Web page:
Global Water: Issues and Insights
19. Good governance for state-owned water utilities
Sanford V. Berg
University of Florida, United States
Two decades ago, many industry observors thought that private investment in water utilities would re-mediate and expand water systems in the developing world. Many (if not most) utilities are, however, still owned by nations, states, or municipalities. In many nations, water regulators were established to provide some ‘comfort’ to capital markets that pricing decisions would be based on financial sustainability rather than short-term political needs. Those oversight agencies are now, however, faced with the challenge of regulating another government entity: a publicly owned water utility that often depends on infusions of funds from the national treasury, donors, or a municipal government.
A fundamental lesson that emerges from a recent survey (Berg 2013) of developing countries is that sector regulation must be embedded in an adequate and consistent institutional framework in order to have a positive impact on performance. Sector regulation, by itself, is no guarantee of performance improvements in the drinking water supply and sanitation sector. Case studies and empirical analyses suggest that, without significant changes in the supporting institutions, the standard tools of regulation will not be effective. This conclusion is disturbing, especially for developing countries, since it means that the establishment of a regulatory agency might raise hopes, but ultimately, the agency’s rules are unlikely to improve performance without additional, politically difficult initiatives.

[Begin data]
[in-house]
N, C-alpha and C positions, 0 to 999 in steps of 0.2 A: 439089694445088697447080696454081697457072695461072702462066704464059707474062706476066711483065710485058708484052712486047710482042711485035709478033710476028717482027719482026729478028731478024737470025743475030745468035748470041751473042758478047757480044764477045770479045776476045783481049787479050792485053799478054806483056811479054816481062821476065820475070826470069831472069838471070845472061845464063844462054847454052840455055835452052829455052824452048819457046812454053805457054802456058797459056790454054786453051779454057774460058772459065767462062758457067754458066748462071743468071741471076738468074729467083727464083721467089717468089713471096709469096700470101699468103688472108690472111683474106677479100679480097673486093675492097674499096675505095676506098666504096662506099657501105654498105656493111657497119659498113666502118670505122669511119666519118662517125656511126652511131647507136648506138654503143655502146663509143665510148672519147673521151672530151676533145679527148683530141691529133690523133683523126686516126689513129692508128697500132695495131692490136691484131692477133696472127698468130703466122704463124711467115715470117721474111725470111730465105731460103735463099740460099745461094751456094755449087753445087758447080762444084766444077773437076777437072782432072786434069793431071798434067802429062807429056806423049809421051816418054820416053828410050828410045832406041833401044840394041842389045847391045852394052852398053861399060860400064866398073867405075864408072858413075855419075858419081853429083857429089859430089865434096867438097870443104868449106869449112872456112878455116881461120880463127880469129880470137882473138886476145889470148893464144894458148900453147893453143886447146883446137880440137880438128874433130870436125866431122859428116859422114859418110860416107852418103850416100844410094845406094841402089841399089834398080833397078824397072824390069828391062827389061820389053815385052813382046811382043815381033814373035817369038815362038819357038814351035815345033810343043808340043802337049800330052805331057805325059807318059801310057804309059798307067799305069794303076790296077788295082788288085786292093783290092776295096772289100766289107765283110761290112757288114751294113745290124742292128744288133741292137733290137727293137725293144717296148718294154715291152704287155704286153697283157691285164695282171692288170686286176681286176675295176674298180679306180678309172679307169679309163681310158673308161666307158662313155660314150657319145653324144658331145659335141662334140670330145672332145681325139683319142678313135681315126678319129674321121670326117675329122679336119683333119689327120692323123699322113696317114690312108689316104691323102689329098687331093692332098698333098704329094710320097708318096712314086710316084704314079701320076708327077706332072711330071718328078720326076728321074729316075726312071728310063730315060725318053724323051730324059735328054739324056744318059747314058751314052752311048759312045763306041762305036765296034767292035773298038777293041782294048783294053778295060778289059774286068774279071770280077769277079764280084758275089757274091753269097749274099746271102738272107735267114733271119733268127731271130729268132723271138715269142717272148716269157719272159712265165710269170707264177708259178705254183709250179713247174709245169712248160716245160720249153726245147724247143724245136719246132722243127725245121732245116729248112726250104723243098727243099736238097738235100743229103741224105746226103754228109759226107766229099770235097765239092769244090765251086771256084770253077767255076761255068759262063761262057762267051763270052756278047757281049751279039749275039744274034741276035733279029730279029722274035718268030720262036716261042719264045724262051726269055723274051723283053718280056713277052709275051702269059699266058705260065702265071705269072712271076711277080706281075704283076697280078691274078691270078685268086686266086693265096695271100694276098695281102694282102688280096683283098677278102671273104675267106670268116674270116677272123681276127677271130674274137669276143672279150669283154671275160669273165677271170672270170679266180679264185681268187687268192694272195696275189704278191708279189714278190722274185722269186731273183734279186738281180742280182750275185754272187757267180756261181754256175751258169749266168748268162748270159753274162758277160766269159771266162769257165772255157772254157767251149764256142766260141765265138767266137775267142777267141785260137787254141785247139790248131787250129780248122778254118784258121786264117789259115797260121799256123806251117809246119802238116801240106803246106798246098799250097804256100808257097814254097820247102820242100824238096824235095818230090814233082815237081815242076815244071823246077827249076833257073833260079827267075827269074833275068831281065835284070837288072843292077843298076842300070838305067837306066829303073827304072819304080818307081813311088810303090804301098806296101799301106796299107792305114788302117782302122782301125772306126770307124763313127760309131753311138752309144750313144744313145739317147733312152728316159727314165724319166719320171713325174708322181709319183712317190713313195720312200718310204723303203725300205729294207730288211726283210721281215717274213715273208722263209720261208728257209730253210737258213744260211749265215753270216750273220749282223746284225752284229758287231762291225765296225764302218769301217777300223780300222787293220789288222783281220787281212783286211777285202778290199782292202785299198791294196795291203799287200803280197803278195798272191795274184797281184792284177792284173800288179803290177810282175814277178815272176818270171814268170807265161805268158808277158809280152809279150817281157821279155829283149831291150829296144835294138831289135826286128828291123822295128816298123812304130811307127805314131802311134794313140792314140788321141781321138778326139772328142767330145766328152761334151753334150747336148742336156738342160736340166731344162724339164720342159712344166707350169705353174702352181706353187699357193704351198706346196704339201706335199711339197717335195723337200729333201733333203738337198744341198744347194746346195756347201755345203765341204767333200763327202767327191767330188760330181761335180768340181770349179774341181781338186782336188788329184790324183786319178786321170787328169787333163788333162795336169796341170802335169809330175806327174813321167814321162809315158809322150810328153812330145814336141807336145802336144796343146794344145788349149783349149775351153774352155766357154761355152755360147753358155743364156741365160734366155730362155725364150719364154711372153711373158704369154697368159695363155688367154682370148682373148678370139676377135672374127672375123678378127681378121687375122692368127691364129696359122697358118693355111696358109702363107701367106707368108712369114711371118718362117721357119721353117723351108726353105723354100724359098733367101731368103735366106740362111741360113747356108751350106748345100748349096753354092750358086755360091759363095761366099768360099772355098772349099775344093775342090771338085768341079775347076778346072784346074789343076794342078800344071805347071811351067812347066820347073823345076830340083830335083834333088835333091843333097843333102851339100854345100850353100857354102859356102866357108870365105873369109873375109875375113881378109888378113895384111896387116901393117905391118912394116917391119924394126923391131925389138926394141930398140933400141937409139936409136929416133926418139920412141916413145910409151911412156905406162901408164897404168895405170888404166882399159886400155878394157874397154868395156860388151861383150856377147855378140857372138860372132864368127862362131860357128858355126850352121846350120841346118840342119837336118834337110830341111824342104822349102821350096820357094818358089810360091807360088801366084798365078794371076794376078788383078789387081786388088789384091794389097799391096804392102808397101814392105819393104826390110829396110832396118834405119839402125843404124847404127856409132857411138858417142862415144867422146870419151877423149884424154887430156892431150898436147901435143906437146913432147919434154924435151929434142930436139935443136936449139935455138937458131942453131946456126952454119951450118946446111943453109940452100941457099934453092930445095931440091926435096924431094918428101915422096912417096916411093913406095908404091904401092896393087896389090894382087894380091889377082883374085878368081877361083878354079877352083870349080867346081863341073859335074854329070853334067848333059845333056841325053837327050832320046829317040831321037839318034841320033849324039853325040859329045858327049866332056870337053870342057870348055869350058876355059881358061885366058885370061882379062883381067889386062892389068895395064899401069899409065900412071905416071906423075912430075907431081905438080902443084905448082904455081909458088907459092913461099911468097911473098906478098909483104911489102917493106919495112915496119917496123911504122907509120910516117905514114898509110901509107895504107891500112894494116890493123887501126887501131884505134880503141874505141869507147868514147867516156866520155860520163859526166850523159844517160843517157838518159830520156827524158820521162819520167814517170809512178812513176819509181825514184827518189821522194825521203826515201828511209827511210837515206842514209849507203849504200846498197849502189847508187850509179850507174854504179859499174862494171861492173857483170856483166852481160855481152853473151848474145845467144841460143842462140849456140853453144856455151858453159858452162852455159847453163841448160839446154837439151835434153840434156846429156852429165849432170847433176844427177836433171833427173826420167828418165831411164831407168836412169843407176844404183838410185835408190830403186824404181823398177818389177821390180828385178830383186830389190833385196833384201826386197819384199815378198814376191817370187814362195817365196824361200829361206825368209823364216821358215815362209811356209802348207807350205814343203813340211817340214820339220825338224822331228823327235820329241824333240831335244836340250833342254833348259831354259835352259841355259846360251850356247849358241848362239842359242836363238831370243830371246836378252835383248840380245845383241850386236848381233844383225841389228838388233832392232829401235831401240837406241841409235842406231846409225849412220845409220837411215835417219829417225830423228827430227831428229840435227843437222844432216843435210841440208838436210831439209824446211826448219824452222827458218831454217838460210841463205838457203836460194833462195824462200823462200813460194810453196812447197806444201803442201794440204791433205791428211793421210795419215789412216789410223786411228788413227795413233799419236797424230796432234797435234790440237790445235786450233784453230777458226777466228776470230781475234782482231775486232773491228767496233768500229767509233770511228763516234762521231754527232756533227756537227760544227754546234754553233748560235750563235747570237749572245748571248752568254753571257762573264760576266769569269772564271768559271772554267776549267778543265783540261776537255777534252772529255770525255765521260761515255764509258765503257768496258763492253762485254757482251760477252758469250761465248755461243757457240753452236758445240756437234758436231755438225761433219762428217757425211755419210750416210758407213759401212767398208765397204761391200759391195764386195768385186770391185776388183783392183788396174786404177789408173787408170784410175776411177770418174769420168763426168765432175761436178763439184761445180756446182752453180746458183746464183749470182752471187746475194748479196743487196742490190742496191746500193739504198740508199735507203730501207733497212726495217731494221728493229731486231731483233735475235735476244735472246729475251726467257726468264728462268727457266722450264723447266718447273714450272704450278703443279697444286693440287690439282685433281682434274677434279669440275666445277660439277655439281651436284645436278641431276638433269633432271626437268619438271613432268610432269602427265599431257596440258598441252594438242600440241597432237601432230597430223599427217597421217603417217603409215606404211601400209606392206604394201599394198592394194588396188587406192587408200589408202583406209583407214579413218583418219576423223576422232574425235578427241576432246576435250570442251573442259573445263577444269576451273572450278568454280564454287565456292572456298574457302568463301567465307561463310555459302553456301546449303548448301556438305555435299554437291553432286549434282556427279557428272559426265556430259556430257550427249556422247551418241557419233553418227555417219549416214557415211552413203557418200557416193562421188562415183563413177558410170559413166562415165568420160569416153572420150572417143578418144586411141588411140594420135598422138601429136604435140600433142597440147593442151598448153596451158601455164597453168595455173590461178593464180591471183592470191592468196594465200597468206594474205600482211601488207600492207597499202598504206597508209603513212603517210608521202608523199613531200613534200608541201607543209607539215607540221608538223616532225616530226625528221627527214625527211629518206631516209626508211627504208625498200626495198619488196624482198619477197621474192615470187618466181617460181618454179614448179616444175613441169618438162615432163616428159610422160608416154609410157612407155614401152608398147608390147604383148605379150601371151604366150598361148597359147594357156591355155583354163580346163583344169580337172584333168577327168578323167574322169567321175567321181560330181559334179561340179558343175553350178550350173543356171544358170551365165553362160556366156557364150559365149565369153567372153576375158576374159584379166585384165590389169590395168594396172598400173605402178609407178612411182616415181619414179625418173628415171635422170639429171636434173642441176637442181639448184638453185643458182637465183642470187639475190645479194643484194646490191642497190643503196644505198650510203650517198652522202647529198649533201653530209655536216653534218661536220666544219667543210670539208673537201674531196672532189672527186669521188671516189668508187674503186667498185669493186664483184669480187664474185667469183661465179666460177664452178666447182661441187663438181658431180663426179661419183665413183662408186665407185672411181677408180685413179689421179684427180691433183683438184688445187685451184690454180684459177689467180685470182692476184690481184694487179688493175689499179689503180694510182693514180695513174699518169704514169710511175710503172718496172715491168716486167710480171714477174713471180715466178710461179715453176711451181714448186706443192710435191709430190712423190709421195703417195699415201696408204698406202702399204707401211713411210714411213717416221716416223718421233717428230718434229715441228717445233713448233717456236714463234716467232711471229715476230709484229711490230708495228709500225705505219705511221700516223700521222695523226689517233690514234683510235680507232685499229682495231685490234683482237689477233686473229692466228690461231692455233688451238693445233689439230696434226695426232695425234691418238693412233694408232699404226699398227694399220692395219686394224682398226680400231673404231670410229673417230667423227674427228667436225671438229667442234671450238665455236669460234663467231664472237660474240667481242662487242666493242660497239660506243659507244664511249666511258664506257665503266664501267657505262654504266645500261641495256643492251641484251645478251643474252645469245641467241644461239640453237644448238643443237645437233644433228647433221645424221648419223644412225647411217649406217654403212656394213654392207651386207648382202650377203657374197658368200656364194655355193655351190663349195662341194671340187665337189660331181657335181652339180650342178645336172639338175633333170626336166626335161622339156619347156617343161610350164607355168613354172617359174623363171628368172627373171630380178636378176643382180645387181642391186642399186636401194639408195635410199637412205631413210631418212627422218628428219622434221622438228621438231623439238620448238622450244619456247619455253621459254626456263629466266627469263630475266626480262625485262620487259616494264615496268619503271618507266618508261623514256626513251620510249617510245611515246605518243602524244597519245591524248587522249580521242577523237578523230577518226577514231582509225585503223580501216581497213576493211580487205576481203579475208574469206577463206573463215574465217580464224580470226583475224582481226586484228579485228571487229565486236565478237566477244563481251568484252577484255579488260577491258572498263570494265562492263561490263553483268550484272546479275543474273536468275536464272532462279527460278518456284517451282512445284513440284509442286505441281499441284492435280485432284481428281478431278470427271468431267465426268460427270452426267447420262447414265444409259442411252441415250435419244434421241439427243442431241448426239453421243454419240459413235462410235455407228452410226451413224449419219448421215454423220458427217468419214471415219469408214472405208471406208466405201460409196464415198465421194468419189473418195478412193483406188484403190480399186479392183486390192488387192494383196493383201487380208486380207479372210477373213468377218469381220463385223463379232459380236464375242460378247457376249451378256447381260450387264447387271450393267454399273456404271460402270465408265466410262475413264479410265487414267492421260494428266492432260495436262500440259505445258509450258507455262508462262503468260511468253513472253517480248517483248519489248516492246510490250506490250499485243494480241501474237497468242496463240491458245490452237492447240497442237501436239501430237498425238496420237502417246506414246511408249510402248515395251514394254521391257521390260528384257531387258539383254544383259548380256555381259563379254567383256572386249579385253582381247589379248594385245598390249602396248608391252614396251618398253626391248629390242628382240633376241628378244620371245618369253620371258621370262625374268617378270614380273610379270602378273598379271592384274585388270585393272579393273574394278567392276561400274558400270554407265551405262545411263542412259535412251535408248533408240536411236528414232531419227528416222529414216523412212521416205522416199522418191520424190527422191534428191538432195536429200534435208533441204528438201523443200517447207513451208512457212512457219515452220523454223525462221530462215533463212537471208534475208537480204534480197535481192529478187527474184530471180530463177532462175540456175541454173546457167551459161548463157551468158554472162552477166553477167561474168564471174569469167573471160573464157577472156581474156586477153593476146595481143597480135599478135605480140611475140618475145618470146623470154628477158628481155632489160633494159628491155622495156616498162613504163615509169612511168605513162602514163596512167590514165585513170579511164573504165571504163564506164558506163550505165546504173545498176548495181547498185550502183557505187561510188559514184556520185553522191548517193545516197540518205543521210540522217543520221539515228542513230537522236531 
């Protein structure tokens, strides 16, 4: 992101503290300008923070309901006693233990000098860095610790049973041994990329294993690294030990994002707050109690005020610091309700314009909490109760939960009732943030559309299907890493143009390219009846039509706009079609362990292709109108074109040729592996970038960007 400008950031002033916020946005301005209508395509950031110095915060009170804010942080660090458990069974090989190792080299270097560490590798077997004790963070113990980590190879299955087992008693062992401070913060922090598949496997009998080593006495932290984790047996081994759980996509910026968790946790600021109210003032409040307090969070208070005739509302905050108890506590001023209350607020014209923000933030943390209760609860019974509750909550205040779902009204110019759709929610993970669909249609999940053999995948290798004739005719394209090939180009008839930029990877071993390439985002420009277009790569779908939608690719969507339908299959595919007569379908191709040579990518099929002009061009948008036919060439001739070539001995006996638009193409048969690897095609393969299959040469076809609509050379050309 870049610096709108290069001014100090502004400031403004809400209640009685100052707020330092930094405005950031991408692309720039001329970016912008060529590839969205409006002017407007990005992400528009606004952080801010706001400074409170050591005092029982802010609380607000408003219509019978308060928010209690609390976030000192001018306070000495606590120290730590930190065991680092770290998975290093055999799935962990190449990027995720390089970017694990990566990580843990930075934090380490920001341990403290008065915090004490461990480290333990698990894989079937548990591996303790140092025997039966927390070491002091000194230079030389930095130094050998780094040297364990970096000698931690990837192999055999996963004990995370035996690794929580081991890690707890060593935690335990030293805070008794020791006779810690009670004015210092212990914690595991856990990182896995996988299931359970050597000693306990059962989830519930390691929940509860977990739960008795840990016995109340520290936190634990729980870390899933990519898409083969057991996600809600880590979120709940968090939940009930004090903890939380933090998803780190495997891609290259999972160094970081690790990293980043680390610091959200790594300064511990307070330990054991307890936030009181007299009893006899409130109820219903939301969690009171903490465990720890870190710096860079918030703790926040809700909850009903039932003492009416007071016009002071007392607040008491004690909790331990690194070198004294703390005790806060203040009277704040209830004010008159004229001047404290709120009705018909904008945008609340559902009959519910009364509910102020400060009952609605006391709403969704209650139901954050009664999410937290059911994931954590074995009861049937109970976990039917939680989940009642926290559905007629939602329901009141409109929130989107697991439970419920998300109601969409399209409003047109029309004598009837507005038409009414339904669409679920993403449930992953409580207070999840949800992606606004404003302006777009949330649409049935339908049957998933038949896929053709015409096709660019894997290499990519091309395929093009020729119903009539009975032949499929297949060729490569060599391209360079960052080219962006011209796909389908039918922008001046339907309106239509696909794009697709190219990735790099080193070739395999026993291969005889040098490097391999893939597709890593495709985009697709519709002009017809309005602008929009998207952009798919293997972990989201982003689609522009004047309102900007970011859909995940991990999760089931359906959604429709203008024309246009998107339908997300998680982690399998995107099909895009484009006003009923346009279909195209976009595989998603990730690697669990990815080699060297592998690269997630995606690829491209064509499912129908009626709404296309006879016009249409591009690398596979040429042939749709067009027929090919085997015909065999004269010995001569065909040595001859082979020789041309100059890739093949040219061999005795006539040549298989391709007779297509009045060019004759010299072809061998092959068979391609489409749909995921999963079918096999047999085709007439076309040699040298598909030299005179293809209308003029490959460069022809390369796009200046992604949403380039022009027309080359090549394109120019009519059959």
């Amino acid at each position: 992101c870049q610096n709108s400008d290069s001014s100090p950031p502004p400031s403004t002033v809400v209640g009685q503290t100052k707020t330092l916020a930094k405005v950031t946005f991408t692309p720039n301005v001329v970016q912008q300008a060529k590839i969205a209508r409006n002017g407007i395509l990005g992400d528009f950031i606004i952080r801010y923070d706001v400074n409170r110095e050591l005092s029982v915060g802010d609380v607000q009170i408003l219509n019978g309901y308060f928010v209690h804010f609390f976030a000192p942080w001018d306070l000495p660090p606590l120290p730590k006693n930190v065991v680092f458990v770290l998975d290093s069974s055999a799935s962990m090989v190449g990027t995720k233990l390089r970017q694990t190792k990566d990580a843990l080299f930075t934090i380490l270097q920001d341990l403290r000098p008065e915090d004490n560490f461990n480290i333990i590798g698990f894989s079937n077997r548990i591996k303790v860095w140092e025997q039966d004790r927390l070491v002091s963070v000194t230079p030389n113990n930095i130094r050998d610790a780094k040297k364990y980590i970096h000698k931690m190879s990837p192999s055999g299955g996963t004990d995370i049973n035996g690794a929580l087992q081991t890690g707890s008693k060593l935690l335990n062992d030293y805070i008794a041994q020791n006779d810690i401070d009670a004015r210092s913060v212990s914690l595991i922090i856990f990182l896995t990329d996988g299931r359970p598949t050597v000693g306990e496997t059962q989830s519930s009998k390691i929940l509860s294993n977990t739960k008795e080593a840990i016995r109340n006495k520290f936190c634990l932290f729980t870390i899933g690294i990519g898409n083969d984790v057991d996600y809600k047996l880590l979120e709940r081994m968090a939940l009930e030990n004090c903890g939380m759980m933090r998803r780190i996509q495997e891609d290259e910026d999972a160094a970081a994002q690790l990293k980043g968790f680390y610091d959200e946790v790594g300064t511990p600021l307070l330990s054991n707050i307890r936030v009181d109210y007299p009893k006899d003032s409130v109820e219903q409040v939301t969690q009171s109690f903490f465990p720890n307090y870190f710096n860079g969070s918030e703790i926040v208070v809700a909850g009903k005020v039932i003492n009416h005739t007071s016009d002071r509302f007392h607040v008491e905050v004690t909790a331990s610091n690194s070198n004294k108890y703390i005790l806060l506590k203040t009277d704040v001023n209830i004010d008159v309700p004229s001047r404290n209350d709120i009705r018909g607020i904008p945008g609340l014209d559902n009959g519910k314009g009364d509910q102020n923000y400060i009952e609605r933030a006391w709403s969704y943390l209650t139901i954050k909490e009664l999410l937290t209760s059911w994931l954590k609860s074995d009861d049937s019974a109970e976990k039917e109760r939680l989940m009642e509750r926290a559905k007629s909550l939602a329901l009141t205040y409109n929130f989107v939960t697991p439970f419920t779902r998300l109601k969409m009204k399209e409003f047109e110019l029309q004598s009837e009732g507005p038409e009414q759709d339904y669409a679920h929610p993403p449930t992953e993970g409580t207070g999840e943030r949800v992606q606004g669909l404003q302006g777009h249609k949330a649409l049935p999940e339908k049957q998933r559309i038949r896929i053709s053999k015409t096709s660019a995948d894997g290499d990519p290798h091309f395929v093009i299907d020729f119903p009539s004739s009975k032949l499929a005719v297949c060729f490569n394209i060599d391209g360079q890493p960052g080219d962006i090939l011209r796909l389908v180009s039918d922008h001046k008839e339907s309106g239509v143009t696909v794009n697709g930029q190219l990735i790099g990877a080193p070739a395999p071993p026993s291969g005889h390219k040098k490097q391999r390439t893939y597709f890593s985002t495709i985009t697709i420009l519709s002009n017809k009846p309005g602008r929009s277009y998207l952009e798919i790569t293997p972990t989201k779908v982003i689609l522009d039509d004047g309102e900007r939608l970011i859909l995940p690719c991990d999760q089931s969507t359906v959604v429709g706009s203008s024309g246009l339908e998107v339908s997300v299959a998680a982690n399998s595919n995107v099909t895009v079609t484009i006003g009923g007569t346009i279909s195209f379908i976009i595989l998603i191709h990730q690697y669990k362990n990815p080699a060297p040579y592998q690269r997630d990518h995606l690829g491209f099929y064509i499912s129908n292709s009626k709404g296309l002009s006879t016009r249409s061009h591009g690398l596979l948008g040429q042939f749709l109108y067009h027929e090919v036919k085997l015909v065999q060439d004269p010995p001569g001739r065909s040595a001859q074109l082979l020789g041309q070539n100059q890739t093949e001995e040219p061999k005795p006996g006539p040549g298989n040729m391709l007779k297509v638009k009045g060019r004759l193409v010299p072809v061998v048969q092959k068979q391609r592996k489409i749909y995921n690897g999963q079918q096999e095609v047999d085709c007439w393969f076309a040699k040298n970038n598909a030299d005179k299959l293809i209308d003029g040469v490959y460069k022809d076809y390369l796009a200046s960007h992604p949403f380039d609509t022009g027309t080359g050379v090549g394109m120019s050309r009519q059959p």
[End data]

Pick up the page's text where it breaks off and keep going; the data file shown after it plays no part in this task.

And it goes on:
As stated by an industry observer, ‘to have effective regulation, you must have utilities that can, in fact, be regulated’. The problem boils down to getting a broader set of institutions to support regulatory and managerial actions that promote good sector performance (Body of Knowledge on Infrastructure Regulation (BoKIR) 2012). This means getting the governance structures right (rules of the game) and the substantive actions right (play of the game). For example, Uganda’s successful performance was embedded in a reform process that involved ‘regulation by contract’, not external regulation by an autonomous agency (Mugisha and Berg 2008). The United Nations Economic Commission for Latin America and the Caribbean (ECLAC) report (Berg 2013) identified the following elements that promote success for state-owned and municipal utilities: